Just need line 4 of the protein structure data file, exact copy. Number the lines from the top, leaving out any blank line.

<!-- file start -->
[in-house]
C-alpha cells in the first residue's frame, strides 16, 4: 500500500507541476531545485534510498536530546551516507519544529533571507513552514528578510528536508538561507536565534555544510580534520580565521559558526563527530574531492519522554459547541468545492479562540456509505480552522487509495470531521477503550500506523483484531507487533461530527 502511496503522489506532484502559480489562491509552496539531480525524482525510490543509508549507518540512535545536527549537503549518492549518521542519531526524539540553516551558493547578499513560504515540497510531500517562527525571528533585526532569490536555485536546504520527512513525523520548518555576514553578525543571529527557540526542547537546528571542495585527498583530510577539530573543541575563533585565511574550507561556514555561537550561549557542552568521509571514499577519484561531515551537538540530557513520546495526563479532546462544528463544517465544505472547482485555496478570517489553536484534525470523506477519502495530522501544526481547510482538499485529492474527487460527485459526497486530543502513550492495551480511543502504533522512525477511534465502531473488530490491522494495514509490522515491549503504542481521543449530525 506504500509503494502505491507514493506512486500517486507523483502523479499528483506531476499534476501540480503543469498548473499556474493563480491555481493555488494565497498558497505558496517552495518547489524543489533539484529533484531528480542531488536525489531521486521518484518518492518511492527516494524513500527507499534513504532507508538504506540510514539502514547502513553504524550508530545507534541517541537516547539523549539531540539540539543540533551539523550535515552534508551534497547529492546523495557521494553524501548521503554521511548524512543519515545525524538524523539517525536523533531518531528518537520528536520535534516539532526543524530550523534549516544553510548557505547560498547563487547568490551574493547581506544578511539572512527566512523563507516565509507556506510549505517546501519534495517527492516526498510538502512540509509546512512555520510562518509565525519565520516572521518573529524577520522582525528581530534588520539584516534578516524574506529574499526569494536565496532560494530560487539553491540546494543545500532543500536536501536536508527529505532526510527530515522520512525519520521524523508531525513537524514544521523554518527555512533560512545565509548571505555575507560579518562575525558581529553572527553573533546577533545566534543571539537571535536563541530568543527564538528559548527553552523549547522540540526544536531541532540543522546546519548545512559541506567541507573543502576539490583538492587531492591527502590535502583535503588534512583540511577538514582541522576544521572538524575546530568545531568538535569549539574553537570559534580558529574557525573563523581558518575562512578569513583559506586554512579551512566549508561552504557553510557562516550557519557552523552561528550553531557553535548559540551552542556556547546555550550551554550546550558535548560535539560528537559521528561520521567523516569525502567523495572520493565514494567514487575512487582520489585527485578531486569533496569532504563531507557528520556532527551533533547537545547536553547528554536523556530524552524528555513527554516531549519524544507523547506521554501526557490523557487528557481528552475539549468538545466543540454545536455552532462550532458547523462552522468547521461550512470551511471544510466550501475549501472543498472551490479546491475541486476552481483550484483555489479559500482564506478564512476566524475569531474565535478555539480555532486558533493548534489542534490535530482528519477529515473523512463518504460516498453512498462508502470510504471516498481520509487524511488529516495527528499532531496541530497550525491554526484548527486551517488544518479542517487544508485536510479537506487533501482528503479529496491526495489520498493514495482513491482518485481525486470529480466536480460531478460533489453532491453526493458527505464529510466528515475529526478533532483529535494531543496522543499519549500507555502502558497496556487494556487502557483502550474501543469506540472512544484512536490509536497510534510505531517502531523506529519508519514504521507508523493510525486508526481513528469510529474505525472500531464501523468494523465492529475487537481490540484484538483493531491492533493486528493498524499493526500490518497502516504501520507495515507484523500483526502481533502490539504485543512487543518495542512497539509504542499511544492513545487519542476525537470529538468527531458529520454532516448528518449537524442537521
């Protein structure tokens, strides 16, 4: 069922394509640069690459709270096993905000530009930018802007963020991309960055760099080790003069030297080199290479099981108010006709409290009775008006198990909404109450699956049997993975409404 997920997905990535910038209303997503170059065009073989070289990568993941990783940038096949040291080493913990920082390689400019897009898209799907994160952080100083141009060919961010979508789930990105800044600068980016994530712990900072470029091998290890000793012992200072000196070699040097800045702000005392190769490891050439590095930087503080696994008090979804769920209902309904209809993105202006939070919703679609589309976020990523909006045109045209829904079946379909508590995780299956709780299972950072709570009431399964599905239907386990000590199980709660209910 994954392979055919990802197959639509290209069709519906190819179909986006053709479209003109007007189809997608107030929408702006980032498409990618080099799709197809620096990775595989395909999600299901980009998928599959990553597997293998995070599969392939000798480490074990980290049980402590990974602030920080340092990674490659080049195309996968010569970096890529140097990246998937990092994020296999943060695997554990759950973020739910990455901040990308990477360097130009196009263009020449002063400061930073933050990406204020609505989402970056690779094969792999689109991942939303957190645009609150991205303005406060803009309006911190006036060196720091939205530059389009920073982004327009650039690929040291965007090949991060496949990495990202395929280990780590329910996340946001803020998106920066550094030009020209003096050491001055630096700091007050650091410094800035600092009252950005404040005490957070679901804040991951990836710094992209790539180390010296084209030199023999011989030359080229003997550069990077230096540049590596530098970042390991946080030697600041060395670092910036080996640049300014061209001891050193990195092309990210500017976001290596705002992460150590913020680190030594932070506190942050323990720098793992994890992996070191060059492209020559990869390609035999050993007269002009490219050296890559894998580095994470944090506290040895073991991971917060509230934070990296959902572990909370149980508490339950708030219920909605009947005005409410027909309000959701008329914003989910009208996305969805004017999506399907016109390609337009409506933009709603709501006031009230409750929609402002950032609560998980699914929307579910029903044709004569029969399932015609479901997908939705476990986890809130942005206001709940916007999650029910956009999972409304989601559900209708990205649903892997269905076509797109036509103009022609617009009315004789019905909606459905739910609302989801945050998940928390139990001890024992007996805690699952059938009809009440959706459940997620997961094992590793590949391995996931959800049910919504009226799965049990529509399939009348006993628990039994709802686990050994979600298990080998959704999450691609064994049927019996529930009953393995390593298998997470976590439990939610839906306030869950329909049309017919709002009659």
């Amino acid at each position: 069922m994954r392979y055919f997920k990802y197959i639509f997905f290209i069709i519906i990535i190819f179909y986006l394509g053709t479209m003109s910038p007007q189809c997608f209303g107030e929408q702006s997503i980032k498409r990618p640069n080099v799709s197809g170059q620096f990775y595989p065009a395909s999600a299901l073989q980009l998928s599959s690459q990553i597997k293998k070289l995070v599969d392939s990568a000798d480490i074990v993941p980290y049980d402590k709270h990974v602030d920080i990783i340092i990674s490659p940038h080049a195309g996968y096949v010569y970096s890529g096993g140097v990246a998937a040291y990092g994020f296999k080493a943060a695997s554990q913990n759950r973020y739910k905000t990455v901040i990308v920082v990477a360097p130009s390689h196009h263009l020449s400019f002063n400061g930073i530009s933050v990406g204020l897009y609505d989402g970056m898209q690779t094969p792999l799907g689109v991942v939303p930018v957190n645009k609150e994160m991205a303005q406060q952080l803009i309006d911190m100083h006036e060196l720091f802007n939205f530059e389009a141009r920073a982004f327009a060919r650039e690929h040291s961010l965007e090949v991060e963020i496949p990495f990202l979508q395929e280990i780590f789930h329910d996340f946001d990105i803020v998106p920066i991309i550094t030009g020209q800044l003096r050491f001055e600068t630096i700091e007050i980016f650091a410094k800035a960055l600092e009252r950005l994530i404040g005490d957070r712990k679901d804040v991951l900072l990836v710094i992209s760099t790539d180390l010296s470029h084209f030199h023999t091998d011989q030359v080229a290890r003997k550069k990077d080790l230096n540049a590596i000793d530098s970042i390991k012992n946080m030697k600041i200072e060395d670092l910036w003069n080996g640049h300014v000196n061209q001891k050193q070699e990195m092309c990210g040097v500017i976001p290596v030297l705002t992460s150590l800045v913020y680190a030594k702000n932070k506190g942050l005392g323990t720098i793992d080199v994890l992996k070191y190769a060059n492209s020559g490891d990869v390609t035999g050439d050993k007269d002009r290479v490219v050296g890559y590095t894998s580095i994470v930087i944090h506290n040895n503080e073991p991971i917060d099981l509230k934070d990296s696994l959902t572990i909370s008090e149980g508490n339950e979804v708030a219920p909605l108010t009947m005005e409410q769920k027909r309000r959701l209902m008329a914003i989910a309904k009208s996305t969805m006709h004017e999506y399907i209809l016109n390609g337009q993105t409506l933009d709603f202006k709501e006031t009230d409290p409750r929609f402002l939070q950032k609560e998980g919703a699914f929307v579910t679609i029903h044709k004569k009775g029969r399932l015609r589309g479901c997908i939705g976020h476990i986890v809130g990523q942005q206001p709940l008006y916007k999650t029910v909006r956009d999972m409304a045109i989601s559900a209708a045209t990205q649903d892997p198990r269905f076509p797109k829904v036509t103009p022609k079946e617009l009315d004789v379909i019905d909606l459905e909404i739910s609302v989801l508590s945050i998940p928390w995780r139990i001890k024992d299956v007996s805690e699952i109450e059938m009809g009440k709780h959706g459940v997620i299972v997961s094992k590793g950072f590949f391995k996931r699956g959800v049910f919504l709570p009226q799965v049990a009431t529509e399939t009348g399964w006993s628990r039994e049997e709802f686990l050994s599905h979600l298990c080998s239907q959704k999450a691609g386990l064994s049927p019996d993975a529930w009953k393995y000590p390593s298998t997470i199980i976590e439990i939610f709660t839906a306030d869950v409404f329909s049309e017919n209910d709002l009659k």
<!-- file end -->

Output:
């Amino acid at each position: 069922m994954r392979y055919f997920k990802y197959i639509f997905f290209i069709i519906i990535i190819f179909y986006l394509g053709t479209m003109s910038p007007q189809c997608f209303g107030e929408q702006s997503i980032k498409r990618p640069n080099v799709s197809g170059q620096f990775y595989p065009a395909s999600a299901l073989q980009l998928s599959s690459q990553i597997k293998k070289l995070v599969d392939s990568a000798d480490i074990v993941p980290y049980d402590k709270h990974v602030d920080i990783i340092i990674s490659p940038h080049a195309g996968y096949v010569y970096s890529g096993g140097v990246a998937a040291y990092g994020f296999k080493a943060a695997s554990q913990n759950r973020y739910k905000t990455v901040i990308v920082v990477a360097p130009s390689h196009h263009l020449s400019f002063n400061g930073i530009s933050v990406g204020l897009y609505d989402g970056m898209q690779t094969p792999l799907g689109v991942v939303p930018v957190n645009k609150e994160m991205a303005q406060q952080l803009i309006d911190m100083h006036e060196l720091f802007n939205f530059e389009a141009r920073a982004f327009a060919r650039e690929h040291s961010l965007e090949v991060e963020i496949p990495f990202l979508q395929e280990i780590f789930h329910d996340f946001d990105i803020v998106p920066i991309i550094t030009g020209q800044l003096r050491f001055e600068t630096i700091e007050i980016f650091a410094k800035a960055l600092e009252r950005l994530i404040g005490d957070r712990k679901d804040v991951l900072l990836v710094i992209s760099t790539d180390l010296s470029h084209f030199h023999t091998d011989q030359v080229a290890r003997k550069k990077d080790l230096n540049a590596i000793d530098s970042i390991k012992n946080m030697k600041i200072e060395d670092l910036w003069n080996g640049h300014v000196n061209q001891k050193q070699e990195m092309c990210g040097v500017i976001p290596v030297l705002t992460s150590l800045v913020y680190a030594k702000n932070k506190g942050l005392g323990t720098i793992d080199v994890l992996k070191y190769a060059n492209s020559g490891d990869v390609t035999g050439d050993k007269d002009r290479v490219v050296g890559y590095t894998s580095i994470v930087i944090h506290n040895n503080e073991p991971i917060d099981l509230k934070d990296s696994l959902t572990i909370s008090e149980g508490n339950e979804v708030a219920p909605l108010t009947m005005e409410q769920k027909r309000r959701l209902m008329a914003i989910a309904k009208s996305t969805m006709h004017e999506y399907i209809l016109n390609g337009q993105t409506l933009d709603f202006k709501e006031t009230d409290p409750r929609f402002l939070q950032k609560e998980g919703a699914f929307v579910t679609i029903h044709k004569k009775g029969r399932l015609r589309g479901c997908i939705g976020h476990i986890v809130g990523q942005q206001p709940l008006y916007k999650t029910v909006r956009d999972m409304a045109i989601s559900a209708a045209t990205q649903d892997p198990r269905f076509p797109k829904v036509t103009p022609k079946e617009l009315d004789v379909i019905d909606l459905e909404i739910s609302v989801l508590s945050i998940p928390w995780r139990i001890k024992d299956v007996s805690e699952i109450e059938m009809g009440k709780h959706g459940v997620i299972v997961s094992k590793g950072f590949f391995k996931r699956g959800v049910f919504l709570p009226q799965v049990a009431t529509e399939t009348g399964w006993s628990r039994e049997e709802f686990l050994s599905h979600l298990c080998s239907q959704k999450a691609g386990l064994s049927p019996d993975a529930w009953k393995y000590p390593s298998t997470i199980i976590e439990i939610f709660t839906a306030d869950v409404f329909s049309e017919n209910d709002l009659k």